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Story Time at the Thompson Public Library runs Thursdays and Saturdays at 10:30. Drop in for stories and a craft.
Concerts in the Park run every Friday from July 7th to September 1st from noon to 1 pm at MacLean Park. VRCC lobby in case of rain.
102.9 CHTM's Summer Sizzle is on now until August 31. Enter at any sponsor to be eligible for daily, monthly and grand prize draws.
The 12th annual Million Dollar Hole in One takes place July 4 - 8 at Centennial Park. Come out to support Rotary Club projects.
Vacation Bible Camp is open to kids ages 5-12, July 10-14 from 9 am - noon daily at St. James Anglican Church. Free fun!
The Alliance for an Inclusive and Accessible Canada consultation takes place June 22, 6 - 8 pm at the Juniper Centre. All welcome!
E-Waste disposal is available every Saturday from 8 am - 4 pm at the Waste Disposal Grounds now until October 28th. No charge.
Take your grass clippings and leaves to the compost site beside the Public Works yard on Seal Road. Open 24 / 7.
Steps to Success offers Keyboarding every Friday from 9 am - 4 pm. For info or to register call 677-5016.
R.D. Parker Collegiate Grad takes place Wednesday, June 28th.
Nickel Days 2017 runs Thursday, June 22nd to Sunday, June 25th. Come out and welcome summer to Thompson.
Learn Job Search Skills with Steps to Success from 12:10- 12:50pm Monday to Friday @ the YWCA. These drop in classes are free. For info, call 204-677-5016.
The Thompson Local News


Monday was the first reading of the Municipal By-Law Enforcement Act Enabling by-law at Thompson City Council.

 

If passed during the second and third readings, parking tickets would become a strictly municipal matter.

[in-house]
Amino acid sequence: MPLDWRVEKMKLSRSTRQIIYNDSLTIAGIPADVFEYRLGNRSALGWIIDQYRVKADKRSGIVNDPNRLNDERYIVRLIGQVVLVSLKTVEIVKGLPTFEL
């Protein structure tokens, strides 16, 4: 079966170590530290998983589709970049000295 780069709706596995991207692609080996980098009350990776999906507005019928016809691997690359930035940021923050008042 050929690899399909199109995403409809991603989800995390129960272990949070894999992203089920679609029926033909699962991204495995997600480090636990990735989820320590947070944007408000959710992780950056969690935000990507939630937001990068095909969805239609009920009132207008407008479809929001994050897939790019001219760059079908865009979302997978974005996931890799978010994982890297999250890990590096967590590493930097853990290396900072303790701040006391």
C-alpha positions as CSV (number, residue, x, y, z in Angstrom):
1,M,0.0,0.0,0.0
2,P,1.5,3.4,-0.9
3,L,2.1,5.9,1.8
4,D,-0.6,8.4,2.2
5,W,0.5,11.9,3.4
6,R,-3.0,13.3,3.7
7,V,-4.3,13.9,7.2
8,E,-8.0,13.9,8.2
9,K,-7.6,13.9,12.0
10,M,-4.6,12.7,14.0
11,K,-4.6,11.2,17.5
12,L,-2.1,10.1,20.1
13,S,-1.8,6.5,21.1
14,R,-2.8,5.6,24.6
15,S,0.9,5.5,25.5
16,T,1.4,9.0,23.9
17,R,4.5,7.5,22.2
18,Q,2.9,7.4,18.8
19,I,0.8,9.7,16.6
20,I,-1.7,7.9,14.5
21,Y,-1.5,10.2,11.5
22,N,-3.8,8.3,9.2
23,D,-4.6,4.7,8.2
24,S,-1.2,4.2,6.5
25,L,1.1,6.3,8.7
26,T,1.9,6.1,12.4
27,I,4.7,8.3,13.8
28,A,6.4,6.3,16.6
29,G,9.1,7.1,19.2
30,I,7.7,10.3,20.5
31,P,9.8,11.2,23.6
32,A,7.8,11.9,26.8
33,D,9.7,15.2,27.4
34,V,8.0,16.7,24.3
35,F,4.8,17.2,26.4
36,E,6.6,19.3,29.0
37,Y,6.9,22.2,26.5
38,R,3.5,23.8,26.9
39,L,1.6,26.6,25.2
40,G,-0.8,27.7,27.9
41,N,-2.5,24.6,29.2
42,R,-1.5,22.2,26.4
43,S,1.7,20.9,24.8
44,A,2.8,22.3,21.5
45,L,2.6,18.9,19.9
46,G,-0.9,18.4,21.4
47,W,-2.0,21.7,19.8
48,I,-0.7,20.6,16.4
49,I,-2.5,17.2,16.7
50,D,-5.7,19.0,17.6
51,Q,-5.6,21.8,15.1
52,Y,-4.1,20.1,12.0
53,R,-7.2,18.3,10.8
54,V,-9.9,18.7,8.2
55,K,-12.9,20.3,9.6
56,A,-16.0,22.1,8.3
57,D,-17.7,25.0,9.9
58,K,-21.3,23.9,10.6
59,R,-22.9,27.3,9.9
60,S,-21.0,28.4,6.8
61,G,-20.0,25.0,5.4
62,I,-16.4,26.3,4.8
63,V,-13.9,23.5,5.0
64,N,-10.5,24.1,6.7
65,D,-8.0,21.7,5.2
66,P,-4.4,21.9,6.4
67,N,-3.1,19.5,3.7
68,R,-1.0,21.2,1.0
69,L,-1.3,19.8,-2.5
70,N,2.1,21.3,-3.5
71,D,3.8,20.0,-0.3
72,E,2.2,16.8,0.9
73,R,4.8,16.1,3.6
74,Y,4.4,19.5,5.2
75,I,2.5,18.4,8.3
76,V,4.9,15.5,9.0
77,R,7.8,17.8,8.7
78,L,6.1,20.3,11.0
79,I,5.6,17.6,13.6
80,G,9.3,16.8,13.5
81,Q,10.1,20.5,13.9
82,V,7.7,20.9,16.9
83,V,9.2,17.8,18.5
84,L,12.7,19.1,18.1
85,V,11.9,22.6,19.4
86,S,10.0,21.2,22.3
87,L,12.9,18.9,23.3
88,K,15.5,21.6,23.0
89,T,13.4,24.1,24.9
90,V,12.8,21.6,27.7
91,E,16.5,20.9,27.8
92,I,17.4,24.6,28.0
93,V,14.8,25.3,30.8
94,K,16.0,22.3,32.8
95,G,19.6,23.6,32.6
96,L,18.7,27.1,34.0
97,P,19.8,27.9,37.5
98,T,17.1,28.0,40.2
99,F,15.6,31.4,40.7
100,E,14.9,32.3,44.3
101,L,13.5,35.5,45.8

Currently, tickets for parking by-law infractions can be argued in court.

 

Under the new system currently on the table, if you want to fight a parking ticket you would have to go to city hall and request the ticket be reviewed by a screening officer. The screening officer will be a new position at City Hall. John Maskerine, the City of Thompson Fire and Public Safety Director, said that in other Manitoba cities, like Winnipeg, they have hired retired police officers or upstanding citizens to fill the role.

 

If you want to dispute the screening officers’ decision, you will have to pay a $25.00 fee and submit a written request to have the ticket reviewed by a provincially-appointed adjudicator. The adjudicator’s decision is final and cannot be reviewed or overturned.

 

If the ticket is brought to the adjudicator and they rule that the ticket is valid, the fine must be paid immediately and the $25.00 goes to the city. If the adjudicator forgives the ticket, the $25.00 is reimbursed.

 

The municipal by-law enforcement act first came about in the Legislature back in 2013, in an attempt to provide an alternate approach for processing and resolving minor by-law (specifically parking) infractions.

 

At council on Monday, Maskerine said that the legislation is good for everyone involved and will free up the courts. He also added that Winnipeg has been using this new system since 2014, and has only had three cases go before an adjudicator.

 

The first reading was passed by all members of Council, with the exception of Councillor Penny Byer, who joined the meeting via telephone. Byer opposed the by-law out of protest as she feels the Province is dumping the costs from the provincial government to the municipal level.

 

The second (and possibly third) readings of the by-law are scheduled for the next Thompson City Council meeting on February 13th.

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